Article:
So the cause of the collapse CANNOT be "the free market" or "laissez-faire".

After all, even in a laissez-faire system, the government still participates in the market by enforcing property rights and contract law.

But aha! Neither of these was properly regulated or enforced during the period leading up to the collapse! How, for example, can we fool ourselves into believing that contract law was enforced, when both credit card companies and real estate lenders got away with such outrageous contracts all these years?

In fact, our governments failure to do even the laissez-faire duties of government was so bad, I suspect we would have been better off if we had really HAD a laissez-faire system!

The fact of the matter should be crystal clear: government needs to do at LEAST as much as the duties of government under a laissez-faire system; there are good reasons to think it must do more, since the laissez-faire duties do too little to protect the individual from the power of the corporation. Rather, the laissez-faire list of duties assume that the market will do this, an assumption that history has NOT borne out (tace libertarians).

Posted by: Syllogizer | September 14, 2009 9:01 PM
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Portney rightly observes:

Congress must strengthen our financial regulatory system so that someone is looking out for "systemic risk," so that those deemed too big to fail are not allowed to take the same chances as those whose failures will be accepted,

We had a regulation that accomplished much of that: it was called, if I recall correctly, "Regulation K".

So the real question is: why did we jettison this protection -- imperfect though it was? I see no answer to that in Portney's article.

Clearly though, the answer must have much to do with the irresponsible fad for 'deregulation' that swept the nation starting with President Reagan.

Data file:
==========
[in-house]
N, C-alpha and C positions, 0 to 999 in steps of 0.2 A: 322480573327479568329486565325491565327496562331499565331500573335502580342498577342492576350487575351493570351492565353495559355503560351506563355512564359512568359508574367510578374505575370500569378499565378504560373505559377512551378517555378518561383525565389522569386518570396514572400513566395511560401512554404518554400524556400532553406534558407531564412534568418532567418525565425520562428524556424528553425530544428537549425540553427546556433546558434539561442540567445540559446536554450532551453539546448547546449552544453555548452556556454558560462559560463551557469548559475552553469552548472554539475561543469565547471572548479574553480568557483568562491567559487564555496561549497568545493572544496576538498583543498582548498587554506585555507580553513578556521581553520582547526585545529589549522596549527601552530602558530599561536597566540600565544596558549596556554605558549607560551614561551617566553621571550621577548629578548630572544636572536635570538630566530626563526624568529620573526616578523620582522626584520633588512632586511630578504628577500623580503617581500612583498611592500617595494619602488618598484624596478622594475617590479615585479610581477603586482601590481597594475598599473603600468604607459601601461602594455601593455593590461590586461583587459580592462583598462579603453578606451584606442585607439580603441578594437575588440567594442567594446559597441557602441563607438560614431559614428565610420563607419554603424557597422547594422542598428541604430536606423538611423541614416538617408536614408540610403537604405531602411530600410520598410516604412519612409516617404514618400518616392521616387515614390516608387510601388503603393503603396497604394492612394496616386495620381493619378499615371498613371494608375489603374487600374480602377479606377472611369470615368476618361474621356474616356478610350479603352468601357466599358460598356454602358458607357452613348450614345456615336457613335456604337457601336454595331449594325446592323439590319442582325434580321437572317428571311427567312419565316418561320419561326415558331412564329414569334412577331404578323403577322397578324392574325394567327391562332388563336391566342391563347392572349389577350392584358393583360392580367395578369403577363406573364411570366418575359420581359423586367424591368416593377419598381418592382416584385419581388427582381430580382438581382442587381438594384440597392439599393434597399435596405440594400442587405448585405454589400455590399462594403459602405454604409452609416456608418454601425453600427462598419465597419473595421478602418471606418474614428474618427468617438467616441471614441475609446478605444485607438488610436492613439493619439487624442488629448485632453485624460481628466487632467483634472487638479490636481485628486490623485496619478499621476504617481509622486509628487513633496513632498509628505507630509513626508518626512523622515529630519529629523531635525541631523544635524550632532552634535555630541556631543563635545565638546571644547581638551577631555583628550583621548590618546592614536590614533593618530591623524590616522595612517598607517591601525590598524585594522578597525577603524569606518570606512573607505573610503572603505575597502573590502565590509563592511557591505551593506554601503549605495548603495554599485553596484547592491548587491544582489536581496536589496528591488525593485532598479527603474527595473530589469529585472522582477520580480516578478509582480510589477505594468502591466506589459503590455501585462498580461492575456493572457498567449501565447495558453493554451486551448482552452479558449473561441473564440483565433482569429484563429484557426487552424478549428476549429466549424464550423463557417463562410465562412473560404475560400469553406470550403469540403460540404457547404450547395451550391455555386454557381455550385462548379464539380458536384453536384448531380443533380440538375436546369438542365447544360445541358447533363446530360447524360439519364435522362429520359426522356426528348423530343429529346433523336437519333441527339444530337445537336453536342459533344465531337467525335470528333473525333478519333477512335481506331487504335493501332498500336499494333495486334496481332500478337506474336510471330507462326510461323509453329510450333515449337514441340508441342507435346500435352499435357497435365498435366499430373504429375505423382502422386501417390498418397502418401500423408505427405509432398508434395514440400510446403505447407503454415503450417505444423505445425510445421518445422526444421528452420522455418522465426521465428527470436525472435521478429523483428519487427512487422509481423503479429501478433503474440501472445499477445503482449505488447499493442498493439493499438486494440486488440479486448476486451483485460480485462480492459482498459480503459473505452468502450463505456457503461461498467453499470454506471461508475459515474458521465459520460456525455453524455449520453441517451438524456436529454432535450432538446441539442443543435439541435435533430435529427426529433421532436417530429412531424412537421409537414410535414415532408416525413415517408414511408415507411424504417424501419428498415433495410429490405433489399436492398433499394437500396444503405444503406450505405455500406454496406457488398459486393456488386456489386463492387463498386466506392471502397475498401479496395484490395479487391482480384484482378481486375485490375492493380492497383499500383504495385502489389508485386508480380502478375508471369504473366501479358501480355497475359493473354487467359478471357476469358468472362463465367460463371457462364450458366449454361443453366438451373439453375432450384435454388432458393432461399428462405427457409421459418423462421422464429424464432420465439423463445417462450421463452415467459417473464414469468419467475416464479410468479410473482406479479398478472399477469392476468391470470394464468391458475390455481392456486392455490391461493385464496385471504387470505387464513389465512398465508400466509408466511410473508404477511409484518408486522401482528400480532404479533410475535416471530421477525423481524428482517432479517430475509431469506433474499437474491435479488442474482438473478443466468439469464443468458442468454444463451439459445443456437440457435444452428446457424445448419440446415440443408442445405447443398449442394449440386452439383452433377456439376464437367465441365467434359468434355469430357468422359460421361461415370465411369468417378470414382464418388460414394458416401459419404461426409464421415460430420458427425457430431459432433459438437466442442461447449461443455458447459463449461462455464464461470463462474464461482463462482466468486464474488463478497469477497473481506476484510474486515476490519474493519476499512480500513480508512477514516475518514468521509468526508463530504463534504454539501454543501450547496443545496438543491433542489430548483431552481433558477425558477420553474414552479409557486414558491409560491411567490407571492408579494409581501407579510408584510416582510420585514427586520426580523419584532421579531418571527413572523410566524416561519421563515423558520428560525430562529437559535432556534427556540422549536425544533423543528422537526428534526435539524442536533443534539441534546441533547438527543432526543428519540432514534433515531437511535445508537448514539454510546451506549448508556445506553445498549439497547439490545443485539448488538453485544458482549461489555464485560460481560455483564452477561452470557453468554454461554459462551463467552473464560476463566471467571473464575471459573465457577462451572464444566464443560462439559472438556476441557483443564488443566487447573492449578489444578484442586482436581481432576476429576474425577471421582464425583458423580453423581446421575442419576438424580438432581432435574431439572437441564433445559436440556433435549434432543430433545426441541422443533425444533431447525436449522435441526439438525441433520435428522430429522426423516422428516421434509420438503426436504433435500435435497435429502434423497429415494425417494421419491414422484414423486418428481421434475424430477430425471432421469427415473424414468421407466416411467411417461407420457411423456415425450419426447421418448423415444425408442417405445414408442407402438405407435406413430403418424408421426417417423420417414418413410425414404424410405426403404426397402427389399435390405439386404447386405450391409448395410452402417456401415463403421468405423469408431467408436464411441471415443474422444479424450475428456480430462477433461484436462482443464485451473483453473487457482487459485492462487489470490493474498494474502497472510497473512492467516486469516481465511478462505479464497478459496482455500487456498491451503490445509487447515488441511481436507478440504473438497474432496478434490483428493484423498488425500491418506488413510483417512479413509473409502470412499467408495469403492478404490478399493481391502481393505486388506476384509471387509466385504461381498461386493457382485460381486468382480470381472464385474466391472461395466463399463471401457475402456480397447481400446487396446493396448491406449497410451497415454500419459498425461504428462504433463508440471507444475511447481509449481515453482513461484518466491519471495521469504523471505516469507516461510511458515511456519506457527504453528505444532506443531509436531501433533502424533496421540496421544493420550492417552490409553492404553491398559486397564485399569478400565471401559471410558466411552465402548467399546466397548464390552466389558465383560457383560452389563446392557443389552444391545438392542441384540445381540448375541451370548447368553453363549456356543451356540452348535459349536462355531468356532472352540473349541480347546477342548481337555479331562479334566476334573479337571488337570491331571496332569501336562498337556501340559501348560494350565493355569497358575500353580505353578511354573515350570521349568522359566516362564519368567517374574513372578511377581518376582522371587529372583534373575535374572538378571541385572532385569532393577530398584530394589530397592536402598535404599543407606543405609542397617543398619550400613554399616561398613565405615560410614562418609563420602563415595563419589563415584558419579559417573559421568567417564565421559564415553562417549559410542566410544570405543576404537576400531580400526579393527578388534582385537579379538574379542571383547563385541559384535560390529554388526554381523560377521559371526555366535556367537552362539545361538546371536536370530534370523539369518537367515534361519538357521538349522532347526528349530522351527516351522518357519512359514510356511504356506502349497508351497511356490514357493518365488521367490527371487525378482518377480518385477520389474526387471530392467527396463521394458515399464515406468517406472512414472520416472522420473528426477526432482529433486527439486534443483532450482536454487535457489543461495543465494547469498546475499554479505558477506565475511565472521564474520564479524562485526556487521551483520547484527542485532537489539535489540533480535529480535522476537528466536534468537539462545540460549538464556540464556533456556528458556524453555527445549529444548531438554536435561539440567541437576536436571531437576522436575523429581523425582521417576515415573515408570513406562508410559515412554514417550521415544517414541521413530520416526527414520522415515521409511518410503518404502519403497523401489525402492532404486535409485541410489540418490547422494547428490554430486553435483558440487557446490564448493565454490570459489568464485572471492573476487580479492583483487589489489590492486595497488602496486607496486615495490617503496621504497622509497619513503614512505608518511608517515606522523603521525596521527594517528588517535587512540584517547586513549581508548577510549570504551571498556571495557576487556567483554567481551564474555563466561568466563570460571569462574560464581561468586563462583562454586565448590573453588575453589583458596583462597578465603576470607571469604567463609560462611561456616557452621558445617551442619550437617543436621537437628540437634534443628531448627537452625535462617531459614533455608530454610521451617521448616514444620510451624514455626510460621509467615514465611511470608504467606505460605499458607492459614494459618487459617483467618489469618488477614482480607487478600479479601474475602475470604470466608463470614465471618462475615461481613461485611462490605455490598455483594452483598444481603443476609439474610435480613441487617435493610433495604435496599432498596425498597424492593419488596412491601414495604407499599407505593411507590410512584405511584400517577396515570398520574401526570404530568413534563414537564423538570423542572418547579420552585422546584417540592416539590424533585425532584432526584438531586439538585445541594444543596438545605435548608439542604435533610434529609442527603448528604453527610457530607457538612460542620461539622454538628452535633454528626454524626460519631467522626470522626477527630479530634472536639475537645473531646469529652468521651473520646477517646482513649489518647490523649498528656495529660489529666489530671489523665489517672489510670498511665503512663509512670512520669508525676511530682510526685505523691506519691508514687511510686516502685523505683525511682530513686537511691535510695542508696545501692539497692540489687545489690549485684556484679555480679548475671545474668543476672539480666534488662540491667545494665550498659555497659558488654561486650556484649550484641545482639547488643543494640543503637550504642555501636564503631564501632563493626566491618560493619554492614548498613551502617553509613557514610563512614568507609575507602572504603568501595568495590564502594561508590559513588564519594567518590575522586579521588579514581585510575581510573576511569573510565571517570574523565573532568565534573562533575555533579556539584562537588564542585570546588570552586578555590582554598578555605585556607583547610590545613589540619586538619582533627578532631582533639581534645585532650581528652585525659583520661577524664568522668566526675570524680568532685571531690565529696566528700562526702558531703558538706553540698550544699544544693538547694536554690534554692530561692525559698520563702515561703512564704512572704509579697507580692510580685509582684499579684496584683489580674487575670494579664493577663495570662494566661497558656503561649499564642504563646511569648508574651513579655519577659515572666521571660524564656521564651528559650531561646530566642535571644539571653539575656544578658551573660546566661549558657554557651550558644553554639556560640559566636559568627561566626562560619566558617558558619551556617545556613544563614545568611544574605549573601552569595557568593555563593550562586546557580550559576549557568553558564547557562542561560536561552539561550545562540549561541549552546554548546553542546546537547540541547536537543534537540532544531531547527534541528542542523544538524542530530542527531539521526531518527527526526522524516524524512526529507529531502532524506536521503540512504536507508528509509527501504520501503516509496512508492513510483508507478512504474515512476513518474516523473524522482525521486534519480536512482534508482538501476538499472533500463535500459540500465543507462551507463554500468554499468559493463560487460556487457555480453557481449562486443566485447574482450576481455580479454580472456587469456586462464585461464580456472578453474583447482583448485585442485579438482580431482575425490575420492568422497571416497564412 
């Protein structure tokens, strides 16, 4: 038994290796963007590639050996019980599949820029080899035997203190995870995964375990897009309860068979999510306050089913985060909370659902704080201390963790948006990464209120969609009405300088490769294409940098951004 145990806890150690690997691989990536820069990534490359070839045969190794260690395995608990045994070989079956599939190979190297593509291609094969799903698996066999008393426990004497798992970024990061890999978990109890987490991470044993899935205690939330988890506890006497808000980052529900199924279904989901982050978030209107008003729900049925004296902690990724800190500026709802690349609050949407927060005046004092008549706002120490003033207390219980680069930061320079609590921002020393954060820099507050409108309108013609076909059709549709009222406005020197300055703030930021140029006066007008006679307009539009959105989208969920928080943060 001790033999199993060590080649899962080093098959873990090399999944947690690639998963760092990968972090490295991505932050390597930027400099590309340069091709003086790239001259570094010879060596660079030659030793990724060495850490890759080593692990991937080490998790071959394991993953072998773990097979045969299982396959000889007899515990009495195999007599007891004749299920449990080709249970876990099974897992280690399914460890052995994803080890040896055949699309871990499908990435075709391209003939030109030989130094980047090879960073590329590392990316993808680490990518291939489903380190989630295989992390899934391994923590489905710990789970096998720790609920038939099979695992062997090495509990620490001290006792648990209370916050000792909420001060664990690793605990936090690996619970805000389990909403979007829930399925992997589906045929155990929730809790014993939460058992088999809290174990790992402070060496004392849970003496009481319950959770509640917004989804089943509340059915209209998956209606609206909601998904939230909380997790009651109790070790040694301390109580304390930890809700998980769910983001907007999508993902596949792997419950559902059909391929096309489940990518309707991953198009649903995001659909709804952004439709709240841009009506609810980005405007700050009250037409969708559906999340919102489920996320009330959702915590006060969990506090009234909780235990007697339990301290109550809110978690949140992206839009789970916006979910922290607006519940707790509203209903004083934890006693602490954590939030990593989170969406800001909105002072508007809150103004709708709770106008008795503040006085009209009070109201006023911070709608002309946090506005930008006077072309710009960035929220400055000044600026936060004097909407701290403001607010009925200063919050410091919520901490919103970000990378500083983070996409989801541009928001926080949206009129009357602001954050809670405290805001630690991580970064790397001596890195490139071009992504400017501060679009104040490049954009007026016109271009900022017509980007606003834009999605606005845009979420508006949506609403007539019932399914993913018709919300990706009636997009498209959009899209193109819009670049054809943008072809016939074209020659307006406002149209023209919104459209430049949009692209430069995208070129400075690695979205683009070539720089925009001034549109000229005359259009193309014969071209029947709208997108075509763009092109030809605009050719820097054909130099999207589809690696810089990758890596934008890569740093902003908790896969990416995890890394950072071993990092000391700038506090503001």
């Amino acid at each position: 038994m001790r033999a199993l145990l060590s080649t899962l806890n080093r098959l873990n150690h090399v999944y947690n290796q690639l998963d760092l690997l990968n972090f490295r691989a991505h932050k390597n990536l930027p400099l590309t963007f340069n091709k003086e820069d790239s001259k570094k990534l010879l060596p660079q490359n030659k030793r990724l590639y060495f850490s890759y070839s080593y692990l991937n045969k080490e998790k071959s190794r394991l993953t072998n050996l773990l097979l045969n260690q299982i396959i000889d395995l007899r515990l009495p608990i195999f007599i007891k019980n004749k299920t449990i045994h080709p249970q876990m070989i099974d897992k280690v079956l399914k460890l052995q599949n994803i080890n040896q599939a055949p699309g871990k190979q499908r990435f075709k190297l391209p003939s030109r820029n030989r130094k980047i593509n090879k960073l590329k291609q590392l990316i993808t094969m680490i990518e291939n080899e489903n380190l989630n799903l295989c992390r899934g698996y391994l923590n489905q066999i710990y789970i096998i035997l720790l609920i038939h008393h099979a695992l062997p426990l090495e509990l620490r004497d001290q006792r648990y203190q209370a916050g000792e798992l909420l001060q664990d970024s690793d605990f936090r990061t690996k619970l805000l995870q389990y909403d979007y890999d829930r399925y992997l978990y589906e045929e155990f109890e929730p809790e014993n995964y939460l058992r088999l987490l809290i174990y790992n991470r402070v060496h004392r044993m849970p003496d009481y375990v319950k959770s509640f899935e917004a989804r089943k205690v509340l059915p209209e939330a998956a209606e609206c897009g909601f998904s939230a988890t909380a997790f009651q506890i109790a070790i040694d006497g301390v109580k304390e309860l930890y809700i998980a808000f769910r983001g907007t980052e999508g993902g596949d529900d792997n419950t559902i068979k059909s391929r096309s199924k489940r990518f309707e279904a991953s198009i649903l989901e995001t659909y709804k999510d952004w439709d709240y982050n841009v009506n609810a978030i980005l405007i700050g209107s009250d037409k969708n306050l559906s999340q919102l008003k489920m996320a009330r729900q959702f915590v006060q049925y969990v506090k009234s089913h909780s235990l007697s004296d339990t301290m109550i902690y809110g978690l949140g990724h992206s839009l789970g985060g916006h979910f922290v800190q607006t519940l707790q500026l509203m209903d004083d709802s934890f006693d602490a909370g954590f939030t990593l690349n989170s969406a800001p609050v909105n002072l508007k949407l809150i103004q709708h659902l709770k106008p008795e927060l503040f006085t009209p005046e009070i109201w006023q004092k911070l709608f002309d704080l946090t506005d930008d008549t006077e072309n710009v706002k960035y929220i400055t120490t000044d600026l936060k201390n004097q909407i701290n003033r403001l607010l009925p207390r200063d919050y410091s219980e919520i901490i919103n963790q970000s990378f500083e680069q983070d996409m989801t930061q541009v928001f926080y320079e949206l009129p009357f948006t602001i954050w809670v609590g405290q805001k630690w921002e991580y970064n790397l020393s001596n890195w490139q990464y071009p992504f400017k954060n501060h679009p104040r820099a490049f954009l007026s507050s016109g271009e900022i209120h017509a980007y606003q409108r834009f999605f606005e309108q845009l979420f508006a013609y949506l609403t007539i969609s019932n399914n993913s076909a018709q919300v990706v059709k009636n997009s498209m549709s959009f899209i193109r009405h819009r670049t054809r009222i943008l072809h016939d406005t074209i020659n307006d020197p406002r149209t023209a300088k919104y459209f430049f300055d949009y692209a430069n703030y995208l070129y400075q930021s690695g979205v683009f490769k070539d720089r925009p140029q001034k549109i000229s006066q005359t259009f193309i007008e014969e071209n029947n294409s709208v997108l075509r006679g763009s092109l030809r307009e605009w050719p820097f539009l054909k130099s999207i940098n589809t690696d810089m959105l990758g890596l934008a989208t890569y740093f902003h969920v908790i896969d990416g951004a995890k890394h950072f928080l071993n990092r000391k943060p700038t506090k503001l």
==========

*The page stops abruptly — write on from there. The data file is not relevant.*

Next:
Posted by: Syllogizer | September 14, 2009 8:46 PM
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Capitalism, like all the "-isms", simply can't work in the real world.

Without a lot of propping up from a powerful arbiter (here, the US government), the artificial conditions that permit the underlying mechanisms of the free market to work vanish. This has historically been true, and for blindingly obvious reasons. All the folderol about "enlightened self-interest" can be dispensed with - because what works best in a free-market system is simply self-interest.

This is, of course, the same self-interest that is the engine behind oligarchies and "competator" collusions. It's also the engine behind shareholders squeezing companies dry for short-term gains, and companies so focused on meeting shareholder desires that they implode, taking their employees and clients/customers down with them.

I have never really understood the absolutist "laissez-faire" side of things. The ridiculous idea that by eliminating the very things that prop up true free market systems will allow them to run more efficiency has never worked. The more serious the consequences of a particular subsystem's collapse, the more carefully it needs to be monitored; inefficiency is a reasonable "insurance cost" to pay.

Posted by: iamweaver | September 14, 2009 7:30 PM
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One of the major reasons for the economic crises (which is really a crisis of liquidity) is that so many of the so-called financial products (a term which I consider an oxymoron), are unregulated. Consider such "financial products" as Special Investment Vehicles, which are really an accounting scam that allowed financial institutions to hide their toxic assets so that they wouldn't pollute their uunjustifiably optomistic asset balances.

Regulation needs to be re-established so that banks really behave like banks used to. In the good old days, banks were responsible for their own assets and liabilities, and as a result, were conservative in considering risk.

When whiz kid "quants" in financial institution can slice and dice tranches of questionable CDOs and then pass them off to other investors, much like playing the card game "Old Maid", there is no incentive to limit risk.

As Mr. Portney states, do not count on "Wall Street" policing its actions, much less exercise moral responsibility.

Posted by: MillPond2 | September 14, 2009 5:48 PM
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Quite right! If there is one thing that we have learned from the deregulation of the financial world/market is that you cannot trust people to look out for others' "best interests". Free markets do not work. You need to have some rules, to achieve a fair playing field be it among competitors or consumers.

The only tragedy, is that the little guy that was royally screwed by these irresponsible, selfish, and greedy CEOs, lenders, advisors, et al. are still paying the price for these individuals carelessness, while those who committed the crime are bailed out-- and are now getting even richer.

Posted by: jromaniello | September 14, 2009 4:10 PM